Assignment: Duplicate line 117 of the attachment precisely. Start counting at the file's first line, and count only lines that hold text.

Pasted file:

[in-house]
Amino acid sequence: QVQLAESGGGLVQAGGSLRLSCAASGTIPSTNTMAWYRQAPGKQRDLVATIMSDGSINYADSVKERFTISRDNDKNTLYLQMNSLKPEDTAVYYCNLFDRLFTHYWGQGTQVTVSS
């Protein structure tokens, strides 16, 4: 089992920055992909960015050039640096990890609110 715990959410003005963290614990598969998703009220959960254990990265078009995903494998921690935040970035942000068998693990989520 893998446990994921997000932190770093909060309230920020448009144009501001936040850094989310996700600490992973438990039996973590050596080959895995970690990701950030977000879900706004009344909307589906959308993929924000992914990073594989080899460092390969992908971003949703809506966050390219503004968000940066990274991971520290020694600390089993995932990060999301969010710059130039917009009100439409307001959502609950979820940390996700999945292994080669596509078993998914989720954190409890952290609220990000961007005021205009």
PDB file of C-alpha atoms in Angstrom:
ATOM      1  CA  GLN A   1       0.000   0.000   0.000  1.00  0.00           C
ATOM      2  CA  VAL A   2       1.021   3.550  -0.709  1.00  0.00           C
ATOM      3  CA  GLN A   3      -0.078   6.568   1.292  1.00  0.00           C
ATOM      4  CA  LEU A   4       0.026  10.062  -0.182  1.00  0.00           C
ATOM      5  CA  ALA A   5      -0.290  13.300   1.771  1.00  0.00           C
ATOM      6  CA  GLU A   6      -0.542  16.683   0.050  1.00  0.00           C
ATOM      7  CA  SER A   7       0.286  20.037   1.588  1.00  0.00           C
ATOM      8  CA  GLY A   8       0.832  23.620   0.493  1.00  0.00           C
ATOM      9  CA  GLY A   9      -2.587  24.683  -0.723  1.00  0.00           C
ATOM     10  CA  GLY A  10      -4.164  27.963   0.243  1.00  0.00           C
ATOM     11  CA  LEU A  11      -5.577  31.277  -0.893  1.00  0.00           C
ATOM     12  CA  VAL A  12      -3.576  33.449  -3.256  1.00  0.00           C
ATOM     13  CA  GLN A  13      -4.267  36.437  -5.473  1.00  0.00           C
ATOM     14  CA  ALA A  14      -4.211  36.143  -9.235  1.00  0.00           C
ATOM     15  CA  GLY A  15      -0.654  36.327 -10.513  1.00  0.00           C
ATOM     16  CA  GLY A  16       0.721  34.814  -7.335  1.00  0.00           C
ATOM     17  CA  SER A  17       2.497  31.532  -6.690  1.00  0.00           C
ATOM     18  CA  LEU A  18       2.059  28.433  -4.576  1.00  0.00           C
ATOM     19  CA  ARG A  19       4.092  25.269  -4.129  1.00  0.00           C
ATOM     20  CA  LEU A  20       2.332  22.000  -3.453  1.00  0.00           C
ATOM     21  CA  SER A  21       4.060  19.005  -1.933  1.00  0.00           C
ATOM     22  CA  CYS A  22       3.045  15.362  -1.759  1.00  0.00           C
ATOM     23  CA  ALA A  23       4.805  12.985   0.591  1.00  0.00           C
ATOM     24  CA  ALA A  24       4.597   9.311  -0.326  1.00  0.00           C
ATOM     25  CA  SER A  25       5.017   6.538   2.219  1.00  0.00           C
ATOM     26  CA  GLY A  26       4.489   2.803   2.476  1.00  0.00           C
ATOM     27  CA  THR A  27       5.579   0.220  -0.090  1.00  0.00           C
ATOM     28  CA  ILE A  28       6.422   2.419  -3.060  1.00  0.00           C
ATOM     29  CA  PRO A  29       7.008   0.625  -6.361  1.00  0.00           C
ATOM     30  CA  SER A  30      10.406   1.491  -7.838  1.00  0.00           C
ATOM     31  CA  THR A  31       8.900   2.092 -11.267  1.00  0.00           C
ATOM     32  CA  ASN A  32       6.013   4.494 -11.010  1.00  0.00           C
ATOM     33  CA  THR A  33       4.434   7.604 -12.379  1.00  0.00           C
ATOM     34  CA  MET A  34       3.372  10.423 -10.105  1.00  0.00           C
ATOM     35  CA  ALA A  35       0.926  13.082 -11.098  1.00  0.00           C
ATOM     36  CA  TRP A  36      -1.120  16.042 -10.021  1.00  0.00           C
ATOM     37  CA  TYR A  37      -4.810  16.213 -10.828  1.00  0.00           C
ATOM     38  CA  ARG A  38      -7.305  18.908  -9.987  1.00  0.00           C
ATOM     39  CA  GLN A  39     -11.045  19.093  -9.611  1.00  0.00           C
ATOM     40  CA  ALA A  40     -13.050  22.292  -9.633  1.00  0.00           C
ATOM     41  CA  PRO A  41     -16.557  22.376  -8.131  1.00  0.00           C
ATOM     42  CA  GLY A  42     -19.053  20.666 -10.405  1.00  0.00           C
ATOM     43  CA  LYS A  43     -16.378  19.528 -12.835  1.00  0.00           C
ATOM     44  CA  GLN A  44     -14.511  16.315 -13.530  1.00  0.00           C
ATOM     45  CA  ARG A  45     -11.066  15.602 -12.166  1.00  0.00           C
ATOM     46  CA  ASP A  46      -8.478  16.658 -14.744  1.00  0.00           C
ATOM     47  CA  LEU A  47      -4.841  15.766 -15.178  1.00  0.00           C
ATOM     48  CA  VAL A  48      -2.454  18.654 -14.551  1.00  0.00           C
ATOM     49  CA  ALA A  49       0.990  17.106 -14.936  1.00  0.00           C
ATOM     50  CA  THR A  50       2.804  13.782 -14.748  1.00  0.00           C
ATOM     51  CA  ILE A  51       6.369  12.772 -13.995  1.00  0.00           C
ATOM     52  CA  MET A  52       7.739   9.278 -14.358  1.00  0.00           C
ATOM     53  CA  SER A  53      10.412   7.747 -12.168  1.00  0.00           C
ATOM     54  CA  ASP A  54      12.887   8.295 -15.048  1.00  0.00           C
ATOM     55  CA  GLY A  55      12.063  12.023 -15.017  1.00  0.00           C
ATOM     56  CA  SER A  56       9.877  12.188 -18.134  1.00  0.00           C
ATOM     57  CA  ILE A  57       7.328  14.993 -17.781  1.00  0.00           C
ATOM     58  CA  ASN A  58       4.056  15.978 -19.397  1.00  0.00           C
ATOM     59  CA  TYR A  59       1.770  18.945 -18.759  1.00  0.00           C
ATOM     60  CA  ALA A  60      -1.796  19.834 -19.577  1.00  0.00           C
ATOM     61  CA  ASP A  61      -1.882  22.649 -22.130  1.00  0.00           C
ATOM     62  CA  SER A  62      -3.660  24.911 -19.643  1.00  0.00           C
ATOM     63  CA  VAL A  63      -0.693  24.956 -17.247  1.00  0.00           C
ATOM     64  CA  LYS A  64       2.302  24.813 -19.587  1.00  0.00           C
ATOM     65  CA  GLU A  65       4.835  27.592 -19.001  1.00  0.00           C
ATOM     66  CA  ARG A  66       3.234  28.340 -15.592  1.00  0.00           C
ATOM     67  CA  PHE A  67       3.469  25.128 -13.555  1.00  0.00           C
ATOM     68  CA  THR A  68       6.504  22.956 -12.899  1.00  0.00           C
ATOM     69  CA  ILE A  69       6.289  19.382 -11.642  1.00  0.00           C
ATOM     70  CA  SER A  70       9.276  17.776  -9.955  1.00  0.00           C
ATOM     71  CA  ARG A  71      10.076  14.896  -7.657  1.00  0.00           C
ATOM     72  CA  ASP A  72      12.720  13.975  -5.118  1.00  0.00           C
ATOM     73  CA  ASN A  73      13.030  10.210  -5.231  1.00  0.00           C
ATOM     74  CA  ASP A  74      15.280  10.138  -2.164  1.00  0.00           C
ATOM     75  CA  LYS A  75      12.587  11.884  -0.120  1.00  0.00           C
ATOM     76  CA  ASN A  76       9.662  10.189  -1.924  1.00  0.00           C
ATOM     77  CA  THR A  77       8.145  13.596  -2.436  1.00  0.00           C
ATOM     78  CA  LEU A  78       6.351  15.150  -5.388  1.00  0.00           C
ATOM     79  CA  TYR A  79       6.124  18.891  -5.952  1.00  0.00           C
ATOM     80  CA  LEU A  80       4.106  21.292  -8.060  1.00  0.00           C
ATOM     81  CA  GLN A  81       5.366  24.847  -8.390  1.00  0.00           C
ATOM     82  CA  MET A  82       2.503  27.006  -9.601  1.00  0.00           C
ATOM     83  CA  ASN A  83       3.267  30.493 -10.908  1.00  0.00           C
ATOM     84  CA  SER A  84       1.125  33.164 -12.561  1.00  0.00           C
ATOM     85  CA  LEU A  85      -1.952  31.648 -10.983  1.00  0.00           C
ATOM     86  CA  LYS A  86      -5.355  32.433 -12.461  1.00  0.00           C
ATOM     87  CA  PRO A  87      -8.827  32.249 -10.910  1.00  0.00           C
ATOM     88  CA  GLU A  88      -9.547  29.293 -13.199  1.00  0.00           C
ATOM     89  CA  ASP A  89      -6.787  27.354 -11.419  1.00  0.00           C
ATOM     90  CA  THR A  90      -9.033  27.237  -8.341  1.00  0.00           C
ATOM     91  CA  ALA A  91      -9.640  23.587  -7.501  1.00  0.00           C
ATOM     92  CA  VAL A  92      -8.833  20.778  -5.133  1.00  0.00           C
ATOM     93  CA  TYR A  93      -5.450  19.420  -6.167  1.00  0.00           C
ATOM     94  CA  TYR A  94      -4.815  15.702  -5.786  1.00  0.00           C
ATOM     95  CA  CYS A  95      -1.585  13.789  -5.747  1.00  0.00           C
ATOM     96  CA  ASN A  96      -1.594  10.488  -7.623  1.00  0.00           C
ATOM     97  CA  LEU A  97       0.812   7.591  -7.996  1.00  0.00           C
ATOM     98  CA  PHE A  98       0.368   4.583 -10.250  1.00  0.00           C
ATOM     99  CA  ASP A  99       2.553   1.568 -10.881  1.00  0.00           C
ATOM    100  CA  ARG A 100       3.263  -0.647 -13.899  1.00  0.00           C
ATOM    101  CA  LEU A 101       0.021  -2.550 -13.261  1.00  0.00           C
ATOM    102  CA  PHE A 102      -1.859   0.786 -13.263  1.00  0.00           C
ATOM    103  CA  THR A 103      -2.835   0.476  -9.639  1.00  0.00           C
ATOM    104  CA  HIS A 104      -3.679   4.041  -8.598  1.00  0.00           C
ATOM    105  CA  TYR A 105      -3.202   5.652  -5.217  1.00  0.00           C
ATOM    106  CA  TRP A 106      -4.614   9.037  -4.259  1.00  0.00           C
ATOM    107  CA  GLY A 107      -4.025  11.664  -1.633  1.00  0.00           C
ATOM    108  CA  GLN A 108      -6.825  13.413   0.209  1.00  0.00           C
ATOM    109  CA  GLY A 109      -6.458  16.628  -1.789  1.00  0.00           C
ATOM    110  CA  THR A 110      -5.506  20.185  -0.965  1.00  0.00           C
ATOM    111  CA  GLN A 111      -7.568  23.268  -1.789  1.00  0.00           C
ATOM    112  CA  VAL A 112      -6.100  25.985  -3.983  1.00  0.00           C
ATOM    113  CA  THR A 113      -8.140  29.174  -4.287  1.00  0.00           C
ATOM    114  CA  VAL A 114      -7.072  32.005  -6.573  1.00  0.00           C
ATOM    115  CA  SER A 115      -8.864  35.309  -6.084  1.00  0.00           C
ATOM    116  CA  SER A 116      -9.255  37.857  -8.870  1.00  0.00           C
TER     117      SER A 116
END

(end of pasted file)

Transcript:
ATOM    113  CA  THR A 113      -8.140  29.174  -4.287  1.00  0.00           C